Terrorism /

Cairo – An unexpected twist has happened in the case of a Russian passenger plane that was bombed over Sinai in Egypt in late 2015.

The plane was travelling from the Egyptian Red Sea resort of Sharm el-Sheikh to St. Petersburg in Russia on October 31, 2015, when it exploded, 20 minutes after takeoff. Wreckage collected from the desert of Sinai showed the enormity of the blast that happened in the plane, but investigators initially ruled out the possibility of a terrorist attack.

They, however, put this possibility on the table a short time later. Investigations into the attempted bombing of an Emirati plane that was travelling from Sydney to Dubai in 2017 confirmed these doubts. A man arrested in connection with the attempted bombing of this plane, Australian national Khalid al-Khayat, revealed earlier this month that he collaborated with a Danish man in the name of Basil Hassan.

He threw a bombshell when he added that Hassan was also involved in the bombing of the Russian passenger plane over Sinai in late 2015. The plane’s bombing cost Egypt very dearly and deprived it of tens of billions of dollars in lost tourism revenues in the four years that followed it.

The bombing of Metrojet Flight no. 9268 caused all passengers and crew members on board to die. Its effects were also fatal for the Egyptian economy. Almost all countries, especially major tourist markets Russia, Italy, Germany, the UK, and Spain, suspended flights to Egypt’s Red Sea resorts, including Sharm el-Sheikh and Hurghada.

This suspended the flow of foreign tourists to Egypt, which caused a huge number of tourist establishments and facilities to shut down. This also caused hundreds of thousands of tourism workers to lose their jobs and become jobless.

Tourism contributes around 12% of Egypt’s annual national income. It directly employs over 5 million Egyptians and a larger number of Egyptians indirectly. The loss of tourism revenues exposed the vulnerabilities of the Egyptian economy and forced the government of Egyptian President Abdel Fattah al-Sisi into painful reforms that included the liberalization of the exchange rate of the Egyptian pound and the slashing of most subsidies. The government also had to borrow $12 billion from the International Monetary Fund.

Revelations about the perpetrator of the bombing are causing fury in Egypt and precipitating calls for action from Egyptian authorities.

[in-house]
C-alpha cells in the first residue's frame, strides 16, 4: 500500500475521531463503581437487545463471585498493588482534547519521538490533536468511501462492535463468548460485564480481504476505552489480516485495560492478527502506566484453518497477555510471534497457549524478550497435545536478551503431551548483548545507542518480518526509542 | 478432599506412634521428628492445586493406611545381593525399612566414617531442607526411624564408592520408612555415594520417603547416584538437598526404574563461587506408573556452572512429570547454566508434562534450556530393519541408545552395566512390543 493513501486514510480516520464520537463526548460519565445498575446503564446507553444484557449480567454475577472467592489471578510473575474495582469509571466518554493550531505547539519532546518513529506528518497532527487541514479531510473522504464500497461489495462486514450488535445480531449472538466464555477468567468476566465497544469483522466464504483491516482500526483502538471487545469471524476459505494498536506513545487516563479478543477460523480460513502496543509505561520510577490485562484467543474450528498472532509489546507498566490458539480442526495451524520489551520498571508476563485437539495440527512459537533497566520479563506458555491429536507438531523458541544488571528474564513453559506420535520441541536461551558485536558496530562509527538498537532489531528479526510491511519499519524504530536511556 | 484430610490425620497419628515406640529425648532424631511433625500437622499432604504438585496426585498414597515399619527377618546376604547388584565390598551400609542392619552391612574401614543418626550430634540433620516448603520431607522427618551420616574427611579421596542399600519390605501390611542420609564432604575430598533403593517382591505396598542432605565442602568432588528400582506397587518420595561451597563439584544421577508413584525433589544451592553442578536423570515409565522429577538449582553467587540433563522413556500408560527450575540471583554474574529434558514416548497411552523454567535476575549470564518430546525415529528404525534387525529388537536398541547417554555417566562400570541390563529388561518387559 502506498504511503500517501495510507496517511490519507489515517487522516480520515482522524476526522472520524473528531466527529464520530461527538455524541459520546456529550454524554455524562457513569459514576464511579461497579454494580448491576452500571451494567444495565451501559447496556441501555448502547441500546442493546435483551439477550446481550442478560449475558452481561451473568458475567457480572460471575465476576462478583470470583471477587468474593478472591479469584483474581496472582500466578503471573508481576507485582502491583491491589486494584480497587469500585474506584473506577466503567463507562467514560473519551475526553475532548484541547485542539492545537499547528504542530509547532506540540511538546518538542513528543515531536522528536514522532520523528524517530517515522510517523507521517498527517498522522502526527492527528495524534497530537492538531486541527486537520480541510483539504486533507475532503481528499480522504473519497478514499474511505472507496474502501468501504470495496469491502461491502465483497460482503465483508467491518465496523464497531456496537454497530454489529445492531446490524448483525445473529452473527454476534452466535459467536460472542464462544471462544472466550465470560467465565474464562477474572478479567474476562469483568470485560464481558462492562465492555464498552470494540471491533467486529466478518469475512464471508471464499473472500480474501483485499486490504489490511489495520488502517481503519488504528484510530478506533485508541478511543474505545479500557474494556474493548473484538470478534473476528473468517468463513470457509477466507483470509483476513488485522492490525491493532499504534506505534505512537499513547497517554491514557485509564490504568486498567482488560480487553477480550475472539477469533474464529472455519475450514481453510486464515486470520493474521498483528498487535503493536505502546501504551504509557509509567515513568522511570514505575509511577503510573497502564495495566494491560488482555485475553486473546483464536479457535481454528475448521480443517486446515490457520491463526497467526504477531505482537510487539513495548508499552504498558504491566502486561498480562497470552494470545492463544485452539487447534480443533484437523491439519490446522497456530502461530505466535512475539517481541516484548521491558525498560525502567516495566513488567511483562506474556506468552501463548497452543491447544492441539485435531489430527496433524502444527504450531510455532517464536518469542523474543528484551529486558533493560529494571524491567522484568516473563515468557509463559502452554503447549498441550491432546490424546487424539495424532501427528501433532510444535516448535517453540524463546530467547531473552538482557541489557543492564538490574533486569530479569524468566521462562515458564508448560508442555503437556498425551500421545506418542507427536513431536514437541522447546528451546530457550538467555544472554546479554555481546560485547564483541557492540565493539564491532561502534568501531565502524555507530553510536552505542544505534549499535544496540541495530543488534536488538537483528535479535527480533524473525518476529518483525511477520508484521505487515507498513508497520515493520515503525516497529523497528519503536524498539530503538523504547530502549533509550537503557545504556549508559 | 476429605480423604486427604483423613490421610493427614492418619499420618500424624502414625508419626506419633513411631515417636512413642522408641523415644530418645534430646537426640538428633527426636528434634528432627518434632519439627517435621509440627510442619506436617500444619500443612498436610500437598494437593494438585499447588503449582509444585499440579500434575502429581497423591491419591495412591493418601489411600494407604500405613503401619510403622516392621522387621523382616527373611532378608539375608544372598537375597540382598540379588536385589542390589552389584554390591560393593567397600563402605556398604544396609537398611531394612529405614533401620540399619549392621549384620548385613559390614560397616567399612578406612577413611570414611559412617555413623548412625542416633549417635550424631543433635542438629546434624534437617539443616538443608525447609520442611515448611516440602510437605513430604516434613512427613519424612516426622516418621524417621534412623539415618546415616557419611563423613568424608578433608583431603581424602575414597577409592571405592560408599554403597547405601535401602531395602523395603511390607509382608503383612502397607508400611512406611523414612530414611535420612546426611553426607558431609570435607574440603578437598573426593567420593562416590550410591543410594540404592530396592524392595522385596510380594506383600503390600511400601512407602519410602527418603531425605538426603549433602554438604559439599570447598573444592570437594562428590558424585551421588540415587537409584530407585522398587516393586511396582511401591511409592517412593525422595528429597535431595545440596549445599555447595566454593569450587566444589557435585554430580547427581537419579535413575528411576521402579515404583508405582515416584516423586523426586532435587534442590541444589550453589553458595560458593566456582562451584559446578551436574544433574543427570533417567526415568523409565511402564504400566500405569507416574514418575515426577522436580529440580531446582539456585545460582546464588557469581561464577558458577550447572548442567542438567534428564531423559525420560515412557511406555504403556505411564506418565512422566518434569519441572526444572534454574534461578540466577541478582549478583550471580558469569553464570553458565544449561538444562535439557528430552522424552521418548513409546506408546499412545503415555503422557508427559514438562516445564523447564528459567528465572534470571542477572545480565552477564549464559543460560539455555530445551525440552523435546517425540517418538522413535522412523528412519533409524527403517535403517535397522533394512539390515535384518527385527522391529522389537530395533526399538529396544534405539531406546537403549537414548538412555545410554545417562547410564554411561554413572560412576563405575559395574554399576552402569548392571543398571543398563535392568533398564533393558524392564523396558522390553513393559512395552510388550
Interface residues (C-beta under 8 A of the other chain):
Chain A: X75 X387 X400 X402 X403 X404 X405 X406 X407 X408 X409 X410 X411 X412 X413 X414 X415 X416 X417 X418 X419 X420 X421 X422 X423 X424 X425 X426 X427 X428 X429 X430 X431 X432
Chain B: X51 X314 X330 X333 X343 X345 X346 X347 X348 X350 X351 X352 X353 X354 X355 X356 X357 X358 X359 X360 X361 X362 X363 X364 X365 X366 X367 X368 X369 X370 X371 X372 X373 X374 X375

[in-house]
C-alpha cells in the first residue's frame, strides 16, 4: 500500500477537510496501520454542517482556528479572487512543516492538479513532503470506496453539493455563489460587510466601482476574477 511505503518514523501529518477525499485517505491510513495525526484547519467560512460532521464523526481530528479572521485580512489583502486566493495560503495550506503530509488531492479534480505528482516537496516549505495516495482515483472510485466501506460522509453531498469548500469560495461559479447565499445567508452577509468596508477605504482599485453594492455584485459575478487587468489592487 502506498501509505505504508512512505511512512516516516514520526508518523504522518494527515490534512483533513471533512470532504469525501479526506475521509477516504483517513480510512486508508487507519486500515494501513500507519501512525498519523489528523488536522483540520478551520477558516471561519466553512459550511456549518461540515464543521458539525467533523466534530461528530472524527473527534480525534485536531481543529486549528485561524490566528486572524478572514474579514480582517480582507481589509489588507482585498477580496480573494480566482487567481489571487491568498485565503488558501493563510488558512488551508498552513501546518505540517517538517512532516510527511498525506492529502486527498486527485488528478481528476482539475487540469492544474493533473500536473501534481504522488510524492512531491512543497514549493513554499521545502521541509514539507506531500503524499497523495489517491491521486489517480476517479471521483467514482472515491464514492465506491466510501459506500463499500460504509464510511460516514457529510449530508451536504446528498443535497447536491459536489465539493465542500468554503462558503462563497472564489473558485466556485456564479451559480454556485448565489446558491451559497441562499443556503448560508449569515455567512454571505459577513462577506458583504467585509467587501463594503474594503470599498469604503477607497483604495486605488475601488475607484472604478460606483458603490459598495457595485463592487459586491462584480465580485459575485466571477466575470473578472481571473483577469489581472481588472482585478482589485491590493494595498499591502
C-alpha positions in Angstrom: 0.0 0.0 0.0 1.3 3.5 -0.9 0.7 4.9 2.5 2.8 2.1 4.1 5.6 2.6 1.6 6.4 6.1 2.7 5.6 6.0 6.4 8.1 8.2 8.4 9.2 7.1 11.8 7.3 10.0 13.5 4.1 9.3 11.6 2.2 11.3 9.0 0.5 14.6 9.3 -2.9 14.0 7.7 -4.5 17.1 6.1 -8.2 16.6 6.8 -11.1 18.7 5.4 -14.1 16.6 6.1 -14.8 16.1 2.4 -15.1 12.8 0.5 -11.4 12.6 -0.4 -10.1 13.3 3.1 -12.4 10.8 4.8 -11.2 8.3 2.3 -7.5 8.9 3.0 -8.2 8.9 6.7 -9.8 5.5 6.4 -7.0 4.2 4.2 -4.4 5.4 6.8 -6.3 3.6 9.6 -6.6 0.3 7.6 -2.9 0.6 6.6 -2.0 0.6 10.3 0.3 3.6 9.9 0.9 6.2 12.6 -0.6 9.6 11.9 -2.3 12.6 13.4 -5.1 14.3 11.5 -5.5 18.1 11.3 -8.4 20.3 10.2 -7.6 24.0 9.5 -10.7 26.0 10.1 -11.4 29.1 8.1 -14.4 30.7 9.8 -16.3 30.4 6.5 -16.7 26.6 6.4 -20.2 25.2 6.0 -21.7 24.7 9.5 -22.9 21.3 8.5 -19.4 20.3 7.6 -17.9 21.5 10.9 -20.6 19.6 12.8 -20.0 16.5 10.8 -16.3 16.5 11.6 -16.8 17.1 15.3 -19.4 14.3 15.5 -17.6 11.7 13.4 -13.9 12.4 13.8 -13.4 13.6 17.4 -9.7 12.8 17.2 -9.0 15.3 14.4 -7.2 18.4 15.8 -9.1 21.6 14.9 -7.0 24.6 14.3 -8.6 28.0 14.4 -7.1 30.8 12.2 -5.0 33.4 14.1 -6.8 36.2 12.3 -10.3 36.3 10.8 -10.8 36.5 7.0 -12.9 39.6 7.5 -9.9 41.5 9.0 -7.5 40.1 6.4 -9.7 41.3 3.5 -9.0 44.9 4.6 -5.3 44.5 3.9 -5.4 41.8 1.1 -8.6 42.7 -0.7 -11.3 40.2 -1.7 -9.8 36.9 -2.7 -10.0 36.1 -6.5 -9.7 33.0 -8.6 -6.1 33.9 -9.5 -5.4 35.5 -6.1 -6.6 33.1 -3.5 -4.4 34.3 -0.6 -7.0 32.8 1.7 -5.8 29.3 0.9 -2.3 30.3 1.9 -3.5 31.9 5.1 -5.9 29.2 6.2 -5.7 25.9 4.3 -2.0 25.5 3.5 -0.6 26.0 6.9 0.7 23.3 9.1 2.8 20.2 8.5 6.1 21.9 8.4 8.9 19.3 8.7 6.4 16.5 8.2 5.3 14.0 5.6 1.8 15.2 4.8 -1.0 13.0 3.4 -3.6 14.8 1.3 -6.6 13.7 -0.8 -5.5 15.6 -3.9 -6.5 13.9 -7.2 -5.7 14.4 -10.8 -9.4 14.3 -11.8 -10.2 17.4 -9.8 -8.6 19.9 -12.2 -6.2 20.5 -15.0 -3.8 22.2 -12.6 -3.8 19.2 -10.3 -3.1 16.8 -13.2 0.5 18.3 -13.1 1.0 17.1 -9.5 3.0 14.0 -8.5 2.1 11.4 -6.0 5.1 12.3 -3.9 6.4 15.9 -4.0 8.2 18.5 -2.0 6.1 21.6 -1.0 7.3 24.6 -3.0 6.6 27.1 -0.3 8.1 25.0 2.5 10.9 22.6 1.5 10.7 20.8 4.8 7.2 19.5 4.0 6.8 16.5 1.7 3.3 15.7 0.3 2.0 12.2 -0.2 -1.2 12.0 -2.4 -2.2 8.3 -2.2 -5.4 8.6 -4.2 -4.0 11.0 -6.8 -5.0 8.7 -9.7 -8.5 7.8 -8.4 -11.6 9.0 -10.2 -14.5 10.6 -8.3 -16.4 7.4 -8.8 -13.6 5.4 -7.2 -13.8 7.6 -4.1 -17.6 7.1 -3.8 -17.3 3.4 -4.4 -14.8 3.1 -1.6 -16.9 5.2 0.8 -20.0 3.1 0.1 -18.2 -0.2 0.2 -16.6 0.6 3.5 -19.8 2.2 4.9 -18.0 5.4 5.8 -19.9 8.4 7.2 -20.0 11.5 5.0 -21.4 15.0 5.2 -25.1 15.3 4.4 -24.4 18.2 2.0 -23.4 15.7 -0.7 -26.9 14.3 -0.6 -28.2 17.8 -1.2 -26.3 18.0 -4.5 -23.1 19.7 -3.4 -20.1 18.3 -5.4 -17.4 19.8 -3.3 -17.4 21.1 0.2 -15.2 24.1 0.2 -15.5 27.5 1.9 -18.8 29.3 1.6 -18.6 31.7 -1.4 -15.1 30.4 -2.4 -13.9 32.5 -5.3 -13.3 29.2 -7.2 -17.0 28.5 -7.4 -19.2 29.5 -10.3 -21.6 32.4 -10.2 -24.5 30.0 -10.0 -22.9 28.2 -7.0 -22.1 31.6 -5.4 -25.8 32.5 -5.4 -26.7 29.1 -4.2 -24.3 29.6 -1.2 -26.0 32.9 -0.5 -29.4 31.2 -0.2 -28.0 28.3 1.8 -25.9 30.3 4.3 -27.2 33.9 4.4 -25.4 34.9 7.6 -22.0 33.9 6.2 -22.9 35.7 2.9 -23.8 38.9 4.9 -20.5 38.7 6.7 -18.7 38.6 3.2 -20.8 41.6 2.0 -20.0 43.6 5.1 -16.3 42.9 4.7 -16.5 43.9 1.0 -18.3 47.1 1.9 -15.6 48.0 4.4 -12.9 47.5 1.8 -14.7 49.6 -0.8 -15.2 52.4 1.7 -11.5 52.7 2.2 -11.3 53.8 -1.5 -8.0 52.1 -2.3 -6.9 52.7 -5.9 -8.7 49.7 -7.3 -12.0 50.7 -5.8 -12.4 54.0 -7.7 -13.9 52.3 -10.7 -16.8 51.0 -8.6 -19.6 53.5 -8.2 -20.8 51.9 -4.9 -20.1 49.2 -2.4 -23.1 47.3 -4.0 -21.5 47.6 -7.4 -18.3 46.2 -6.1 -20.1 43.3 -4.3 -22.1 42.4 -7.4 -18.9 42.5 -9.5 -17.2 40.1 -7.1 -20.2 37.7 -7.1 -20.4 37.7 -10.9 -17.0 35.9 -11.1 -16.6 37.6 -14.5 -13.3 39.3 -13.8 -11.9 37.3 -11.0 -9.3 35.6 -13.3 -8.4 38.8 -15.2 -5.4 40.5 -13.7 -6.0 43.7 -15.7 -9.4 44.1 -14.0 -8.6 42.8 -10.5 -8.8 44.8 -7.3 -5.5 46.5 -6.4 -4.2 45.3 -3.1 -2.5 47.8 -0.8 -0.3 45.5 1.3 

“The attack has had a huge economic toll on Egypt,” said renowned Egyptian columnist Hamdi Rezk. “This is why revelations about its perpetrators should not pass unnoticed in Egypt.”

The way Hassan and other collaborators, who are yet to be revealed, carried out the bombing of the plane is still unclear. Born in 1987, Hassan is a well-known fanatic to Danish authorities. In 2013, he tried to murder Danish historian and journalist, Lars Hedegaard, after he criticized the Islamic religion and described it as a “threat” to the freedoms the Europeans enjoy.

In 2014, Turkish authorities arrested Hassan who featured in an INTERPOL list of international wanted figures. Nevertheless, Turkey released him a short time later, reportedly in a swap deal with the Islamic State of Iraq and Syria (ISIS). The deal underscored the importance of this man for the terrorist organization which at the time was growing at a very alarming pace in Iraq and Syria.

Hassan was known to be the mastermind of some of the attacks staged by ISIS outside Iraq and Syria. An engineer by study, he also contributed to designing the drone program developed by ISIS before the collapse of its caliphate.

The plane bombing was tragic for Russia too. Footage of the relatives of the victims of the bombing harrowing toward the airport in St. Petersburg to receive their remains was full of bitterness. This is why security analysts in Cairo highlight the importance of conducting new investigations into the bombing to determine those behind it.

ISIS immediately claimed responsibility for the attack, but the view here is that some states could also have been behind it with the aim of harming Egypt’s economic interests and harming its ties with Moscow.

“Danish authorities are supposed to hand over Hassan to Egypt,” said security expert Gamal Eddine Mazloum. “He had caused untold damage to both Egypt and Russia.”

EBOLA, THE OUTBREAK
THE FULL REPORT